I remember word-for-word the conversation where I first heard of Unitarian Universalism.
"I don't go to church," my lab partner in my high school Oceanography class (a goth chick who has several freshmen believing that she was an actual vampire) said. "But my parents are Unitarians." She spoke the last word like it was the most tremendously uncool thing to ever be.
"What do Unitarians believe?" I asked.
"They believe that you can believe whatever you want."
"That's a stupid religion." I said.
And our conversation moved on to other matters, none of them relating to Oceanography.
As many times as I've corrected UUs of various ages (mercifully skewing towards kids) on the specifics of refining belief through reason, I can totally see why "you can believe whatever you want" is a little kid version of UUism.
Similarly, the little kid version of Christianity I grew up with was along the lines of "Be good and do good stuff and you will go to heaven. Pray and God will give you stuff. Take care of the poor because Jesus said to."*
I took some theology classes and developed a more sophisticated understanding of Christianity before I rejected it as a spiritual path, but I found those little kid tenets to be quite tenacious as far as my own thinking about these matters went and part of me still sees Christianity as a religion very focused on who gets what from God.
This line of thought has me really glad that I'm a YRUU advisor. We didn't have sunday school classes for teenagers when I was a Presbyterian teenager because we didn't have any teenagers who wanted to attend except me. (And this was at a decently-sized church in the middle of DC). As I've mentioned, the multi-church youth group I was in was all about keeping us from having sex with each other and not so much about anything else. I remember two lock-ins, a charades game, a retreat, a trip to the movies ("Groundhog Day") and a stream cleanup. There had to have been more in four years of high school but that's literally all I remember doing.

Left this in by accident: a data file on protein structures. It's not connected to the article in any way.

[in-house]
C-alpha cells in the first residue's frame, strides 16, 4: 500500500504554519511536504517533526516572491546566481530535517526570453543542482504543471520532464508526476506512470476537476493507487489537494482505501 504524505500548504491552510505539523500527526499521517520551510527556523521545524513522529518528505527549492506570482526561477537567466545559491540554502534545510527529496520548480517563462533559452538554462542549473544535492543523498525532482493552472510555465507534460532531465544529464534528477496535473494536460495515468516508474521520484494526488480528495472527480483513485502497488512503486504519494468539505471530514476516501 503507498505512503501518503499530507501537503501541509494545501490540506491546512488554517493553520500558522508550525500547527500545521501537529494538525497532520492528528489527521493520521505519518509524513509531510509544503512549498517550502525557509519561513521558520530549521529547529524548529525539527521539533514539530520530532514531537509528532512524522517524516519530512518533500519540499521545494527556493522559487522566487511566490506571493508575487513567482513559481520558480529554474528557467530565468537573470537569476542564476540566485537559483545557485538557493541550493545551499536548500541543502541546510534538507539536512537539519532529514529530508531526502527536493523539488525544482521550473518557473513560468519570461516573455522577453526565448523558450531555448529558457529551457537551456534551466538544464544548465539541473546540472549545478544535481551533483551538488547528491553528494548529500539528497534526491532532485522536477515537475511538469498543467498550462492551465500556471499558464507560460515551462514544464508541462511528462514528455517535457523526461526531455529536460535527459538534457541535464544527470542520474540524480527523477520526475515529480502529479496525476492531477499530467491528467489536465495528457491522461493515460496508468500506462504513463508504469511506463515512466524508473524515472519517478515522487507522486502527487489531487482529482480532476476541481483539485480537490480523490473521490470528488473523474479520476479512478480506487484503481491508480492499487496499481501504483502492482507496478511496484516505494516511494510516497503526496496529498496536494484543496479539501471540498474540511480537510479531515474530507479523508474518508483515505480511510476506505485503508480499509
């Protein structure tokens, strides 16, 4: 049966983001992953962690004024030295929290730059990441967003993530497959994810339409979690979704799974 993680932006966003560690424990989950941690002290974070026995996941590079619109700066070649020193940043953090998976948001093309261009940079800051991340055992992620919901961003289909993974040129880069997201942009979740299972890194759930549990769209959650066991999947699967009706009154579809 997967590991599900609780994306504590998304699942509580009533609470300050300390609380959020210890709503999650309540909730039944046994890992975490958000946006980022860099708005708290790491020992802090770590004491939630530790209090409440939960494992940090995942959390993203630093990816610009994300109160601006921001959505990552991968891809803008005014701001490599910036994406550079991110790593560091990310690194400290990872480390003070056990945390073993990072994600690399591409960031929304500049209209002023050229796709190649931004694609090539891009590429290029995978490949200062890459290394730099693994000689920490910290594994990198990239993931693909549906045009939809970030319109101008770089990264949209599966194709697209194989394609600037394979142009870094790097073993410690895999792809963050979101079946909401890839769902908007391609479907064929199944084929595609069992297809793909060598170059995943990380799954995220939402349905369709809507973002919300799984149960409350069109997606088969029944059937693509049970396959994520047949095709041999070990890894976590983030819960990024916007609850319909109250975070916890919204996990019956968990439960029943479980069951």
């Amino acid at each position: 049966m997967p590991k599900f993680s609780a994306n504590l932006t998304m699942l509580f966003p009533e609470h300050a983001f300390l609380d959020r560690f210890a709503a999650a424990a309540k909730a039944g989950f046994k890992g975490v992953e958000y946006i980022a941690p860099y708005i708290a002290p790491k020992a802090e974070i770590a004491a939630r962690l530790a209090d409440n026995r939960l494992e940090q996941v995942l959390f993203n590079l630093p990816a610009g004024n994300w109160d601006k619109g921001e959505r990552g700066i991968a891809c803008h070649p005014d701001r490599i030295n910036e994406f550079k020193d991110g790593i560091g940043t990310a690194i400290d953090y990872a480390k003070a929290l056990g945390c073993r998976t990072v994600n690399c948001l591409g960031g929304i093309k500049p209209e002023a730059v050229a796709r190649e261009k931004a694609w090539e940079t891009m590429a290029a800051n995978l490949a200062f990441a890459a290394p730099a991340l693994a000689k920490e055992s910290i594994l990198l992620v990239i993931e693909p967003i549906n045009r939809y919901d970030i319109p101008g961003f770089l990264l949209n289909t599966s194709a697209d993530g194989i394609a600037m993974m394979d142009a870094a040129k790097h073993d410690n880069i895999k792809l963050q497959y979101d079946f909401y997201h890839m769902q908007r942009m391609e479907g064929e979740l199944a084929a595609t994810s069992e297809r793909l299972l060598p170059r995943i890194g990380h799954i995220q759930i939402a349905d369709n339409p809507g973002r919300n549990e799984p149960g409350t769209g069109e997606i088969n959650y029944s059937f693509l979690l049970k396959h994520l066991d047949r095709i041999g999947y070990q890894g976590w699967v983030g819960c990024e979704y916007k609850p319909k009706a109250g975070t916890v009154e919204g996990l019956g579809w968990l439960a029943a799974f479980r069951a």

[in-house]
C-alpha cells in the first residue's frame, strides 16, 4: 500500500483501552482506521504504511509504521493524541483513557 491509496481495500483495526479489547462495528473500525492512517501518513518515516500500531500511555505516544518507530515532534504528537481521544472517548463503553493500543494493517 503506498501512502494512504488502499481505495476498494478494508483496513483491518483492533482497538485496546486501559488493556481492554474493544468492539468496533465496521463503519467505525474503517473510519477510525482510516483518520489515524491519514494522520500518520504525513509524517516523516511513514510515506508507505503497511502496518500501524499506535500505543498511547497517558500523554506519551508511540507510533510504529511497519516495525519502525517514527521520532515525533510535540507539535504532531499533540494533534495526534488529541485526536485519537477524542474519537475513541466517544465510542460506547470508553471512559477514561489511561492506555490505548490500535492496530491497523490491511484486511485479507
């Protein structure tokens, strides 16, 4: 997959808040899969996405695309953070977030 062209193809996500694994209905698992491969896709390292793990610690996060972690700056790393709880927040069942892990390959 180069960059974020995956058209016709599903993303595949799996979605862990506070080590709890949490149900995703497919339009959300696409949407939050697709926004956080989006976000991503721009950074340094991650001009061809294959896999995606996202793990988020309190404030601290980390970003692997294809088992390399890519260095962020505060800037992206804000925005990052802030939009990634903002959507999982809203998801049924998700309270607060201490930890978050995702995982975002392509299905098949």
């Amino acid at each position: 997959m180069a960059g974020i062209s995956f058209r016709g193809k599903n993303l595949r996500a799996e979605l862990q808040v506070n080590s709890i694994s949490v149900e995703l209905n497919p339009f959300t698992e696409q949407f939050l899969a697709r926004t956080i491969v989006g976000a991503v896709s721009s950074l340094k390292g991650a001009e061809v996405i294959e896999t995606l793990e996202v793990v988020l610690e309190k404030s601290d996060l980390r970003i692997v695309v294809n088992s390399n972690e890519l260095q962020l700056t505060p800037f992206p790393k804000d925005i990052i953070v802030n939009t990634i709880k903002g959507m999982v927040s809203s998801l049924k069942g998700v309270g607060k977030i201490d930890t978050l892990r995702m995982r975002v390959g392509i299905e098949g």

Also, there was one discussion where we were supposed to talk about our hero and lots of kids said "my mom" and lots of kids said "God" and Teenage CC said "Katharine Hepburn."
So yeah, there wasn't much moving on to becoming a mature Christian adult in there. It's not a big shock that I didn't stay.
Conversely, Jana-who-Creates grew up in Atlanta and tells lots of stories of driving across a state or two to go to a youth con and how YRUU cons were really where she fit in. She grew up getting Unitarian Universalism on a deep level because there were people who wanted to teach it to her. And she met Richard Simmons.
Here's hoping that the youth I know and the youth you know have a better grasp of the faith they are growing up in than I did and that like YRUU did for JwC it truly becomes a place where youth can fit and where they truly get what their religion tries to teach.
*It bears mentioning that not all kids get the little kid version. LittleCSO had so many pointed questions about doctrine that his Sunday School teacher eventually had him meet with the minister, who told him straight out that if he didn't believe X, Y and Z then he wasn't a Lutheran. So theCSO stopped going to church as he was not a Lutheran. The actual truth of this story might be slightly less awesomely precocious, but that's how he tells it.
"You can believe anything you want."
Two ways of looking at that...
1) UUs can believe all sorts of things regarding the supernatural. But, with regard to how we view and treat one another, very different story.
2) More tongue in cheek, if we can believe whatever we want, then we can proudly call ourselves the theological equivalent of a five hundred pound gorilla.
"You can believe anything you want." is how many people view Pagans, too. "Jack Chick" style Christians use this "fact" to prove only their version of Christianity can be true.
Someone should do an essay about how the Free Christian concept of noncreedalism and freedom of conscience, which played a huge role in 19th century Unitarian theology, led to the sort of religious pluralism of todays congregations.
Even if one presents the idea of noncreedalism as "you can believe whatever you want" it still seems to me to be marginally less littlekiddish, (and more grounded in UU theology) than this weird emphasis on the eight principals of UUism that seems to be the
current trendy thing.
This is why I am please to see that the yet-to-be-published Tapestry of Faith curriculum dealing with Interfaith work has a large emphasis on giving youth help in defining what Unitarian Universalism is.
It's funny how we can get such different takaways from the same source. The little kids version of Christianity stuck in my head is one of avoiding punishment. "Obey God because he loves you." might be a good encapsulation.
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